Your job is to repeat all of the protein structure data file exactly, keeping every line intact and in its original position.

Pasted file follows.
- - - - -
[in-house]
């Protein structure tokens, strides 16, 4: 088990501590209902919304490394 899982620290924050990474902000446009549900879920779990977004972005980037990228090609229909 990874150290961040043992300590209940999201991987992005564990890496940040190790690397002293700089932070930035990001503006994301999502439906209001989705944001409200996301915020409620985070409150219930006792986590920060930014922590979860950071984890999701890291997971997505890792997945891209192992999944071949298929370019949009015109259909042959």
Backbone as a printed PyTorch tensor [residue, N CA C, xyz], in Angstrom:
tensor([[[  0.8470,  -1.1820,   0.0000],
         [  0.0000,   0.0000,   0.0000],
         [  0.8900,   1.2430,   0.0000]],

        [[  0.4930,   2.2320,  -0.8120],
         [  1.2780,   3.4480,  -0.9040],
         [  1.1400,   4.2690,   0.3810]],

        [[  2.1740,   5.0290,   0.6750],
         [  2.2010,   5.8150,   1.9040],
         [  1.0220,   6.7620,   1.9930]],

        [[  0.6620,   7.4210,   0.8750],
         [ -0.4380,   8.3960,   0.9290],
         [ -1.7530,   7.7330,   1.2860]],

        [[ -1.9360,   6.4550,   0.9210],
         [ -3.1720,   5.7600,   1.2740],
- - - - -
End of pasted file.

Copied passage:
[in-house]
């Protein structure tokens, strides 16, 4: 088990501590209902919304490394 899982620290924050990474902000446009549900879920779990977004972005980037990228090609229909 990874150290961040043992300590209940999201991987992005564990890496940040190790690397002293700089932070930035990001503006994301999502439906209001989705944001409200996301915020409620985070409150219930006792986590920060930014922590979860950071984890999701890291997971997505890792997945891209192992999944071949298929370019949009015109259909042959």
Backbone as a printed PyTorch tensor [residue, N CA C, xyz], in Angstrom:
tensor([[[  0.8470,  -1.1820,   0.0000],
         [  0.0000,   0.0000,   0.0000],
         [  0.8900,   1.2430,   0.0000]],

        [[  0.4930,   2.2320,  -0.8120],
         [  1.2780,   3.4480,  -0.9040],
         [  1.1400,   4.2690,   0.3810]],

        [[  2.1740,   5.0290,   0.6750],
         [  2.2010,   5.8150,   1.9040],
         [  1.0220,   6.7620,   1.9930]],

        [[  0.6620,   7.4210,   0.8750],
         [ -0.4380,   8.3960,   0.9290],
         [ -1.7530,   7.7330,   1.2860]],

        [[ -1.9360,   6.4550,   0.9210],
         [ -3.1720,   5.7600,   1.2740],